On Community Management: Current practice, possible futures
On Community Management: Current practice, possible futures Youmna Ovazza September 2011 Key points and illustrations from the eponymous article available on www.butter-cake.com
SummaryFor most businesses today, community management is only a cosmeticinnovation, in both reputation and practice. Appearing to be a new functionbecause the medium is new, it has reproduced the traditional organizationalmodel of the business, which offers each category of consumer a singlecentralized point of contact with the business.The potential development of the role is nevertheless rich in possibility,from the integration of different departments of the business to an ongoingrole as an intermediary between individual consumers and individualemployees.A business that recognizes the potential for the individuation of itsemployees in the process of internal community management opens theroyal road to true integration of “Web 2.0,” though inevitably this willrequire fundamental reorganization to obtain real benefits in customerloyalty and innovation.
The « relational bottleneck »:the traditional model of business organisation in its relation with its audiences
At the most basic level of business, thedirector/freelance is in direct contact with his client andother target audiences (suppliers, partners, customers,opinion formers etc.) Clients Opinion Partners leaders Director / Freelance Independent Suppliers Etc.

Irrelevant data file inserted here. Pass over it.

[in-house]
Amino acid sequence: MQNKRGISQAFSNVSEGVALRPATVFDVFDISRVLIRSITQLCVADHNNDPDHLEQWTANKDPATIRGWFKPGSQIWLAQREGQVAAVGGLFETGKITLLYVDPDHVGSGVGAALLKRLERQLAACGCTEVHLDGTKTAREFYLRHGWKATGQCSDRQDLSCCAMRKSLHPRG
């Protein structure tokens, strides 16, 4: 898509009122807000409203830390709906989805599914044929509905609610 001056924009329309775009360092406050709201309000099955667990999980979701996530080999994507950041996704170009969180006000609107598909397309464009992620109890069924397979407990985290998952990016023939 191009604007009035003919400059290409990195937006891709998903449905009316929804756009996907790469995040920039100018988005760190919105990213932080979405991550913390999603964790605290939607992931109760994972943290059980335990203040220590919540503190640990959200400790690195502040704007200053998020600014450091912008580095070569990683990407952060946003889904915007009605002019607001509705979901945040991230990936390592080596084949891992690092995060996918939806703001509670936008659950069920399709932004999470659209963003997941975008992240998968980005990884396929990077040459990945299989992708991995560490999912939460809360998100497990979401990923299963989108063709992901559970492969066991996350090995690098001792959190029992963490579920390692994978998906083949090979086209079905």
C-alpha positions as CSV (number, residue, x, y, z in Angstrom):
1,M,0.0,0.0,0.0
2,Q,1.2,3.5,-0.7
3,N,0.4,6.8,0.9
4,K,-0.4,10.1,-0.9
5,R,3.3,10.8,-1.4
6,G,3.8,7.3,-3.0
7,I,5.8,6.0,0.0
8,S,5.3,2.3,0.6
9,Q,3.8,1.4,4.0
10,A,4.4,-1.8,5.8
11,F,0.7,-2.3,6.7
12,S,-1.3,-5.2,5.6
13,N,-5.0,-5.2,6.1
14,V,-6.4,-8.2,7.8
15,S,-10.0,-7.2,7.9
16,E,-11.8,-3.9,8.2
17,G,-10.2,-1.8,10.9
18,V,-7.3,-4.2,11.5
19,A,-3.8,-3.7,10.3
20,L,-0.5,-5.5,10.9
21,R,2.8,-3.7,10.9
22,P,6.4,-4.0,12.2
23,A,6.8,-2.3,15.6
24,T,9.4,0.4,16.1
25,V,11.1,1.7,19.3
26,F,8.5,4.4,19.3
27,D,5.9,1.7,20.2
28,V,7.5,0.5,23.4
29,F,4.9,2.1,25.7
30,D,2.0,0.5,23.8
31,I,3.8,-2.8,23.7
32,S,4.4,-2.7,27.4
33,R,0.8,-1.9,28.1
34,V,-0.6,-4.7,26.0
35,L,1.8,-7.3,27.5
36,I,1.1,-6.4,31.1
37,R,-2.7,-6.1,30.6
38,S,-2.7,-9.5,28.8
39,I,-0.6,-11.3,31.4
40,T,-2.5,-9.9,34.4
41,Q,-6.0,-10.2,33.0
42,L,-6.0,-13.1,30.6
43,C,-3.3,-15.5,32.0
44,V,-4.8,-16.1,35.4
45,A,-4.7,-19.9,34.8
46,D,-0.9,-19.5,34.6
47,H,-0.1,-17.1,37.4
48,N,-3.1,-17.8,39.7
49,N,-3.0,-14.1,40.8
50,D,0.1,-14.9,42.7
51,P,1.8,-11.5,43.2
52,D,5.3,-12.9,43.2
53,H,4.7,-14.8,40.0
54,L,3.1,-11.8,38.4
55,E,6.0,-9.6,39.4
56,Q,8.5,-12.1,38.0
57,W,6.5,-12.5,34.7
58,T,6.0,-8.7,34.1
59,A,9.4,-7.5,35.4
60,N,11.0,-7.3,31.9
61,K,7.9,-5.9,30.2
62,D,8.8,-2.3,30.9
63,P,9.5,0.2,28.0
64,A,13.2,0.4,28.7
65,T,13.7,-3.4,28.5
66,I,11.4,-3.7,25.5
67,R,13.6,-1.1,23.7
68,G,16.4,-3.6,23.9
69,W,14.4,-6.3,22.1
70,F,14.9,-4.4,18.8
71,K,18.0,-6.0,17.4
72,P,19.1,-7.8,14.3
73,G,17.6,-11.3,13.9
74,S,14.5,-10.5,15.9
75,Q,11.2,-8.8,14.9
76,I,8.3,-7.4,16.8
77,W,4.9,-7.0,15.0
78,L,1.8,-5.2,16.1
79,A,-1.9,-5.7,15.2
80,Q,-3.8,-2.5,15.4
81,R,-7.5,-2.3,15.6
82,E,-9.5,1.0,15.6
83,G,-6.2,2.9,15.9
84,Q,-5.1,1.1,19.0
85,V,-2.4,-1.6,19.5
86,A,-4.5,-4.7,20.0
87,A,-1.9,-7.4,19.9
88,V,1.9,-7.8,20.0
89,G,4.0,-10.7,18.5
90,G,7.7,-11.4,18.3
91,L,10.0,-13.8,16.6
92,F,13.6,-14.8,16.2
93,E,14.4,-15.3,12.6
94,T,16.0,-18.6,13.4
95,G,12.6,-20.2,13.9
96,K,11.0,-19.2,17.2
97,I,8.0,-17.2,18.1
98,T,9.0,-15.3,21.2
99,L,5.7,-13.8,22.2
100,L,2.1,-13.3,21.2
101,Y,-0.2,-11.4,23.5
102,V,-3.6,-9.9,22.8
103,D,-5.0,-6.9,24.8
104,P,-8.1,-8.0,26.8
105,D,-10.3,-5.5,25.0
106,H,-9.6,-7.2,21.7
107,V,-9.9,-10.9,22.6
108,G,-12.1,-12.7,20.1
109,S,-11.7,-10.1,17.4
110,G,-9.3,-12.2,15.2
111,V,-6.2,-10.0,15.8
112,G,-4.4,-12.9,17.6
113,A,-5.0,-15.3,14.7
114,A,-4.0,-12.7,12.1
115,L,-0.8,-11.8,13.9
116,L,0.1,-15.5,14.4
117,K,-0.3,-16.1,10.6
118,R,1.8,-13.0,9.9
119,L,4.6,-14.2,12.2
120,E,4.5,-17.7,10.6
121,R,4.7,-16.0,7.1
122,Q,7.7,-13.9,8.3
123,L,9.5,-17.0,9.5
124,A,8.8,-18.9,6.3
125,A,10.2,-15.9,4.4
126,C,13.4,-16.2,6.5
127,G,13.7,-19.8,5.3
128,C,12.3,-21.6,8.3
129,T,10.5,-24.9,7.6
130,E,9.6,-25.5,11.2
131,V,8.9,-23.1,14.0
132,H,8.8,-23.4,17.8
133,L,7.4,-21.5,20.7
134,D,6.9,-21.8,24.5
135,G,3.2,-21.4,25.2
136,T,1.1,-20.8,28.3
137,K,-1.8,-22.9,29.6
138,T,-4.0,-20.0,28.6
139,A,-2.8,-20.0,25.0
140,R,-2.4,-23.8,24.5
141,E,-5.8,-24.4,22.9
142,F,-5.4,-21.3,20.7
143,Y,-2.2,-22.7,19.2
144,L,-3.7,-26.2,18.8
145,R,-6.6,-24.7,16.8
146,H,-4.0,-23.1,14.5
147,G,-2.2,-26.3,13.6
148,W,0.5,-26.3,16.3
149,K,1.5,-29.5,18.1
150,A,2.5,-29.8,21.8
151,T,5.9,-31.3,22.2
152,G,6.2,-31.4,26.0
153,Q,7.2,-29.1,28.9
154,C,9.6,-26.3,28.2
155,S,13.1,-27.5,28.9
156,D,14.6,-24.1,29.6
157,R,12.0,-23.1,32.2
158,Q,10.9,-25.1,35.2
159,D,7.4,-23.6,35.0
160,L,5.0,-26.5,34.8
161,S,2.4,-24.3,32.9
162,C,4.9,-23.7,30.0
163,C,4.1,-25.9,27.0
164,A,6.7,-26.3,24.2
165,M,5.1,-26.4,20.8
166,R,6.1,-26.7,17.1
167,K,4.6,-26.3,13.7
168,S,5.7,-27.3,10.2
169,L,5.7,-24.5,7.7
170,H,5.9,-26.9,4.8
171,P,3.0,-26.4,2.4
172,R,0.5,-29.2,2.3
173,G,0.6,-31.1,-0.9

The relational bottleneck: the traditional model of business organisation in its relation to its customers THE CUSTOMERS THE BUSINESS In the background: Behind: Upfront: The rest of the The crowd of Upfront: Certain key anonymous anonymous Representative functions/Publi workforce consumers organisations X cly identifiable X personnel X X X X X X Associa- PR X X tions X XX X X Com X X X Lobbies Customer X X Relations X X X Support X X X Sales Unions … X X X … X X X X Personalised X X X Patterns of and X collective X individualised exchange and X patterns of influence exchange
The internet and Web 2.0 have disrupted this control of this relational bottleneck
Web 2.0 has disrupted this control of the organisational bottleneck THE CUSTOMERS THE BUSINESSThe crowd is no longer anonymous and Employees are has become visible. New kinds of no longer groupings emerge anonymous U Y Formal representation is Social overwhelmed B R T V networks A C Associa- PR X G tions Q S A W B Com C P Z Discussion Customer Lobbies D O Blogs Relations groups D G A Support J N E Sales Etc. … H Unions… M B F K E I C L E F Individual and D collective exchanges E become possible at any level
What is the role of the community manager in this newly reorganised world?
Community management today: new pathways in business relations THE CUSTOMERS THE BUSINESS U Y B Social R T V networks A C Associa- PR X G Communit Q SA tions y W B Manager Com C P ZDiscussio Customer D O Blogs Lobbies Relationsn groups D G A Support J N E Unions Sales Etc. … H … M B F K E I C L E F D E